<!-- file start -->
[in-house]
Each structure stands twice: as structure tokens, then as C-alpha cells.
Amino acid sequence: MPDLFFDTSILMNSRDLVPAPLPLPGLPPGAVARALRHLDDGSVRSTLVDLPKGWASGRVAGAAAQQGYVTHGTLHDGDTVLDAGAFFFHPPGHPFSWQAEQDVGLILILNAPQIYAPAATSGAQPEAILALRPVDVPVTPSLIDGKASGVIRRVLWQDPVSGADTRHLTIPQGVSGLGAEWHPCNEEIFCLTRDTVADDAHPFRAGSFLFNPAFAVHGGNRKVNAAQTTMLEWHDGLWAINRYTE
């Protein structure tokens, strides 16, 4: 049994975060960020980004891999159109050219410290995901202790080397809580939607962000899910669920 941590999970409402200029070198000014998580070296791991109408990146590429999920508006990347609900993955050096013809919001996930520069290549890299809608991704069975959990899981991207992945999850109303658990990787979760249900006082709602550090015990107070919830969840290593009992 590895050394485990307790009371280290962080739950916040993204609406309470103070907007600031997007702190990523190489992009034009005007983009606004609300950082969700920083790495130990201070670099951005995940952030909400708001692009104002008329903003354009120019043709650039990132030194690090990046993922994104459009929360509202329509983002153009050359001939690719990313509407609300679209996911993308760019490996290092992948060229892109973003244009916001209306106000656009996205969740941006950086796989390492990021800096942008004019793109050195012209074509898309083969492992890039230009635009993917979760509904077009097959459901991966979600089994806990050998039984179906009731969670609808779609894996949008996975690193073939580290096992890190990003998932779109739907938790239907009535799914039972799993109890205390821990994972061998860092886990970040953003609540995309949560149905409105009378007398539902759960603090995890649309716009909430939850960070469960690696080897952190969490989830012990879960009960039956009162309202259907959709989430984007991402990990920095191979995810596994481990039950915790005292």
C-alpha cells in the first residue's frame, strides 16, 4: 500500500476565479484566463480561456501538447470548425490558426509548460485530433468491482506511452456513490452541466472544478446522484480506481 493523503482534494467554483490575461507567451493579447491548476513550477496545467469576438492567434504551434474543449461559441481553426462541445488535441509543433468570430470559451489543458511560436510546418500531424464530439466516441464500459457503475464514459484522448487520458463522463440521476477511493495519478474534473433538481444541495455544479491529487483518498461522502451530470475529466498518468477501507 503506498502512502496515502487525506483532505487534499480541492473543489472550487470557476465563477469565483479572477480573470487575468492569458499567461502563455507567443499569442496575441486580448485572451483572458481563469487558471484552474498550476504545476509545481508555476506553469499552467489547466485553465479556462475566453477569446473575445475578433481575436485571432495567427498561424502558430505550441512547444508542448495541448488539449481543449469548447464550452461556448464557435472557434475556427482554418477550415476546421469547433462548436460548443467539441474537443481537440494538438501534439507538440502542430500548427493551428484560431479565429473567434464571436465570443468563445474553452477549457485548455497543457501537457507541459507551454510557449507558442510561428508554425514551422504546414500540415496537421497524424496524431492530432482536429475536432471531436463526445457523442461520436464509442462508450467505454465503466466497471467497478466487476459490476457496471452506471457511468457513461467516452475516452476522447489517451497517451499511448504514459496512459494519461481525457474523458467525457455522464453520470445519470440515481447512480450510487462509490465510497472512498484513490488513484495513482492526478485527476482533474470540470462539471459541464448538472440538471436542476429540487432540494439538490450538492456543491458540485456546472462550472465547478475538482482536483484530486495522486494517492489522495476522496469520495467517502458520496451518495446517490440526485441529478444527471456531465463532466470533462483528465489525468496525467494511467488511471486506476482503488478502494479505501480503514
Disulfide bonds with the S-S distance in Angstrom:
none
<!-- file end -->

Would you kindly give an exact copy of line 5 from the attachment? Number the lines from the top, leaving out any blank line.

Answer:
C-alpha cells in the first residue's frame, strides 16, 4: 500500500476565479484566463480561456501538447470548425490558426509548460485530433468491482506511452456513490452541466472544478446522484480506481 493523503482534494467554483490575461507567451493579447491548476513550477496545467469576438492567434504551434474543449461559441481553426462541445488535441509543433468570430470559451489543458511560436510546418500531424464530439466516441464500459457503475464514459484522448487520458463522463440521476477511493495519478474534473433538481444541495455544479491529487483518498461522502451530470475529466498518468477501507 503506498502512502496515502487525506483532505487534499480541492473543489472550487470557476465563477469565483479572477480573470487575468492569458499567461502563455507567443499569442496575441486580448485572451483572458481563469487558471484552474498550476504545476509545481508555476506553469499552467489547466485553465479556462475566453477569446473575445475578433481575436485571432495567427498561424502558430505550441512547444508542448495541448488539449481543449469548447464550452461556448464557435472557434475556427482554418477550415476546421469547433462548436460548443467539441474537443481537440494538438501534439507538440502542430500548427493551428484560431479565429473567434464571436465570443468563445474553452477549457485548455497543457501537457507541459507551454510557449507558442510561428508554425514551422504546414500540415496537421497524424496524431492530432482536429475536432471531436463526445457523442461520436464509442462508450467505454465503466466497471467497478466487476459490476457496471452506471457511468457513461467516452475516452476522447489517451497517451499511448504514459496512459494519461481525457474523458467525457455522464453520470445519470440515481447512480450510487462509490465510497472512498484513490488513484495513482492526478485527476482533474470540470462539471459541464448538472440538471436542476429540487432540494439538490450538492456543491458540485456546472462550472465547478475538482482536483484530486495522486494517492489522495476522496469520495467517502458520496451518495446517490440526485441529478444527471456531465463532466470533462483528465489525468496525467494511467488511471486506476482503488478502494479505501480503514